Emerick found he could not scrub the alarm from the tape; it was locked in with other instruments. But in a happy coincidence, the song snippet McCartney offered to be placed among Lennon's verses began: "Woke up, fell out of bed . . ."
There was still the matter of filling the 24-bar gap. McCartney came up with the idea: a full orchestra would play a climactic rush of sound.
But classical musicians aren't accustomed to improvisation. The 40-member orchestra sitting in Abbey Road's cavernous Studio One looked dumbfounded.
"The score basically was, well, two notes. Over 24 bars you go from this note to that note, " Emerick said. "It took about a half hour for that to be explained to them."
The orchestra, wearing clown noses, party hats, funny glasses and other fanciful props Lennon wanted the session to be "a happening," played their parts several times, with Emerick and the studio crew recording each pass.
The result was breathtaking. Yet the passage still needed an ending, a resolution to that dramatic buildup. McCartney's first idea was for the group to hum the final E chord, which they attempted after the orchestra left. After that proved unsatisfactory, three of the Beatles and their roadie took to the studio's pianos to play the final chord.
Emerick wanted that chord to sustain as long as possible, so he kept turning up the volume as the notes decayed. Near the end, careful listeners can hear a small squeak. It was drummer Ringo Starr, moving slightly as he shared McCartney's piano bench.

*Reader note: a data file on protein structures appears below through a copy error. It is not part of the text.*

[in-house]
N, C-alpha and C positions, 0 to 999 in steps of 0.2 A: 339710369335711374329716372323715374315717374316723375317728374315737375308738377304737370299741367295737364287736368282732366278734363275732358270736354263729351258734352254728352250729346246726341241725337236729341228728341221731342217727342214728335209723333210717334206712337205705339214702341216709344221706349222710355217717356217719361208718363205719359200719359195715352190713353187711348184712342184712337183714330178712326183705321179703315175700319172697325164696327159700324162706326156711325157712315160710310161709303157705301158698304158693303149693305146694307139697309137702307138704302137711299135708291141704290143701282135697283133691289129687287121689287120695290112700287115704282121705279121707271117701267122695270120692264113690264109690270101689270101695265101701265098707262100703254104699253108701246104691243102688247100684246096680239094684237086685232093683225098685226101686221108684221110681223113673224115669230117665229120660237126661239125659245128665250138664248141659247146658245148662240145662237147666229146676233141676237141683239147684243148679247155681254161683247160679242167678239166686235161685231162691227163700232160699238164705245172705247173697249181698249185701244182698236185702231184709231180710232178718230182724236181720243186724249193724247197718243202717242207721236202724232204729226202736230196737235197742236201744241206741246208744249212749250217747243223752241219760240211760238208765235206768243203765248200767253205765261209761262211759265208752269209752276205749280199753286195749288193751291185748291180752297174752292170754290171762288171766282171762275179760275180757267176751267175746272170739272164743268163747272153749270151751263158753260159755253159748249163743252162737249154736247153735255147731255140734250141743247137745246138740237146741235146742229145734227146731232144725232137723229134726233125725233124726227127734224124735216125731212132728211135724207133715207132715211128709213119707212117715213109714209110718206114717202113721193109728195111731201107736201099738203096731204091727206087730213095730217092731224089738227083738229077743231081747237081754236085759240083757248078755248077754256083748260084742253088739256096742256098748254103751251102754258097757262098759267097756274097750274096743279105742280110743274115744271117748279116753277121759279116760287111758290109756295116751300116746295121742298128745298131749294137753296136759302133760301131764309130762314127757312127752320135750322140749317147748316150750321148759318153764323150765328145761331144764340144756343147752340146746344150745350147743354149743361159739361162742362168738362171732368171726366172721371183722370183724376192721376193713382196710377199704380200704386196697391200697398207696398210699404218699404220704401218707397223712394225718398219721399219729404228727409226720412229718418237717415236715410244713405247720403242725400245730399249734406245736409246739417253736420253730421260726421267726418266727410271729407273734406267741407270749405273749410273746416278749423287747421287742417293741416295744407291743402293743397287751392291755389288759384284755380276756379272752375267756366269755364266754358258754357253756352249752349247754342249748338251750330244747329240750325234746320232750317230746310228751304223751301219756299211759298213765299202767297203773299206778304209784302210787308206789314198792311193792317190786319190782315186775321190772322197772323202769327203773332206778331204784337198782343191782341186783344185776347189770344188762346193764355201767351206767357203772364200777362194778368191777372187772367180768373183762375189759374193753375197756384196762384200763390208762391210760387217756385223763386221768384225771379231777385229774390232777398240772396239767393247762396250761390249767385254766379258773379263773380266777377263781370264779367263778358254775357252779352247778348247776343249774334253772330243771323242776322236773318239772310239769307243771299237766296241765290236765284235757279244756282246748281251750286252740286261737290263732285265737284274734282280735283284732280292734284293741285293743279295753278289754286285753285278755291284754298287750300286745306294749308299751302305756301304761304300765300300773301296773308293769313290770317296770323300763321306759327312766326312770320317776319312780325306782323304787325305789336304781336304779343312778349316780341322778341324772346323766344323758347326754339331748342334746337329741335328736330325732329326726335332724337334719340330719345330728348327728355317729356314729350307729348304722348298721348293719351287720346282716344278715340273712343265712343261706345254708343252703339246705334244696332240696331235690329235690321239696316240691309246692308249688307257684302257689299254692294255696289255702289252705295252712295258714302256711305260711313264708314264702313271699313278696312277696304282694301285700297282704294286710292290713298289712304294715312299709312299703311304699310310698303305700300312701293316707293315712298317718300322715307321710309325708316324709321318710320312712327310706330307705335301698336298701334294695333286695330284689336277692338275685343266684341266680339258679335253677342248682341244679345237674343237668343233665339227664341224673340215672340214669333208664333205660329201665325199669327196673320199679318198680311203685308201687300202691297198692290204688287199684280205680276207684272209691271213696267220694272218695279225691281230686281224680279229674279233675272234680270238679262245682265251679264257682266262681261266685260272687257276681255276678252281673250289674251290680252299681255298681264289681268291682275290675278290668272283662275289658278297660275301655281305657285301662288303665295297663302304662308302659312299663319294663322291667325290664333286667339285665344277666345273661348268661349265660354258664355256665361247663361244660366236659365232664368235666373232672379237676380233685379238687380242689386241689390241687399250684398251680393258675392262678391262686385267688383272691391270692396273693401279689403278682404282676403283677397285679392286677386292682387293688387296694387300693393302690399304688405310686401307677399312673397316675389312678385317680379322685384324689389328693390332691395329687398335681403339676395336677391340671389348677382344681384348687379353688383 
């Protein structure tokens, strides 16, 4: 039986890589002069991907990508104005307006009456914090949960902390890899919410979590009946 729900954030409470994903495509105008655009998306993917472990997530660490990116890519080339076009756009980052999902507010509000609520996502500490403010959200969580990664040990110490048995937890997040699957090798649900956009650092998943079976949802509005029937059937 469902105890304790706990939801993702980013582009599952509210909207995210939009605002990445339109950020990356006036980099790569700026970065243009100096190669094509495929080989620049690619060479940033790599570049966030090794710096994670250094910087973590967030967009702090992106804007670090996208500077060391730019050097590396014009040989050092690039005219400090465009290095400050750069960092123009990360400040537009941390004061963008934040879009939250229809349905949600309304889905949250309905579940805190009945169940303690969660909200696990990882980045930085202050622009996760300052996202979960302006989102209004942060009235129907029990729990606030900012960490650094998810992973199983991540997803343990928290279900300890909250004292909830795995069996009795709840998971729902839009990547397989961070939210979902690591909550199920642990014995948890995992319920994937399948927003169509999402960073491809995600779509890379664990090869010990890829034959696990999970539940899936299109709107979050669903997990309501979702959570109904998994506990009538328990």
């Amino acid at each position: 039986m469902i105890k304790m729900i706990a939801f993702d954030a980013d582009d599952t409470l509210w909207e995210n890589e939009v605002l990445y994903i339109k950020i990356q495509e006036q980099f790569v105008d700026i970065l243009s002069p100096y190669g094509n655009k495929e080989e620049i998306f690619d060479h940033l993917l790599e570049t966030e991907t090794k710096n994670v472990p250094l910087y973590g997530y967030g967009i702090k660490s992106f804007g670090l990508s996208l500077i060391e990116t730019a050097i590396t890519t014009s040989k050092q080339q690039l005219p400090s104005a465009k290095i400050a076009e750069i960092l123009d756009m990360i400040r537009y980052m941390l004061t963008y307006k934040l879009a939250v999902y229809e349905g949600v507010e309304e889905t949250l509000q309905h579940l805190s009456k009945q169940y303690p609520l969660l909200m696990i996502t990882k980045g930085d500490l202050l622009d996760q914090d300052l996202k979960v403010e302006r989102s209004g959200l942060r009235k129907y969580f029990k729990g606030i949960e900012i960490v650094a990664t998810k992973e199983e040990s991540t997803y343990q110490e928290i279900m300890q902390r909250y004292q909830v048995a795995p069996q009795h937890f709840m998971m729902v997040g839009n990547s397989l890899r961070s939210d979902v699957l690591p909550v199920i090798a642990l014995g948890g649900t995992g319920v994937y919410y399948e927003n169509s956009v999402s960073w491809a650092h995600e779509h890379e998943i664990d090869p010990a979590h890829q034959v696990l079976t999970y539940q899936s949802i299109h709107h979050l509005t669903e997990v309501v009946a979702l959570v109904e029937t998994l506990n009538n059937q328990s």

"I think Paul sort of gave him a glare, " Emerick said.
Emerick quickly mixed the tracks and played it for the spellbound studio crew.
"It was basically for the first time going from black and white up till that point to watching a color film, " he said. "It was like no one had ever, ever heard anything like it in their lives, you know?"
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The album still had no unifying theme. McCartney proposed one by giving the Beatles alter egos. He created an imaginary band that, in his mind, further freed them from their fans' expectations. Sgt. Pepper was born.
In the title track and especially in the song that followed, With a Little Help From My Friends, Emerick strove to capture McCartney's bass guitar in a new way.
Instead of pressing a microphone next to the bass amplifier off in a corner of the studio, as was the norm, Emerick decided to pull the amp into the middle of the room. He chose a microphone that picks up sound from front and rear, and he placed it several feet from the amp. Because of the studio's ambience, the instrument suddenly sounded round and full.
And because McCartney recorded his bass separately, Emerick was free to boost its volume in the mix without affecting other instruments.
One of Emerick's enduring memories of the Pepper sessions is watching McCartney huddled over his Rickenbacker bass, laboring over every note, long after the rest of the band had left.
"It was always the last thing I would bring into the mix, " Emerick said, "and it was always the loudest thing on the record."
McCartney didn't limit himself to bass guitar. When lead guitarist George Harrison couldn't seem to nail his part on the album's title track despite hours of labor, McCartney picked up his Fender Esquire guitar and played it in a single take.
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The Beatles' music was increasingly complex. But Emerick and the Abbey Road staff had to record it with machines that could hold only four independent tracks of music at a time.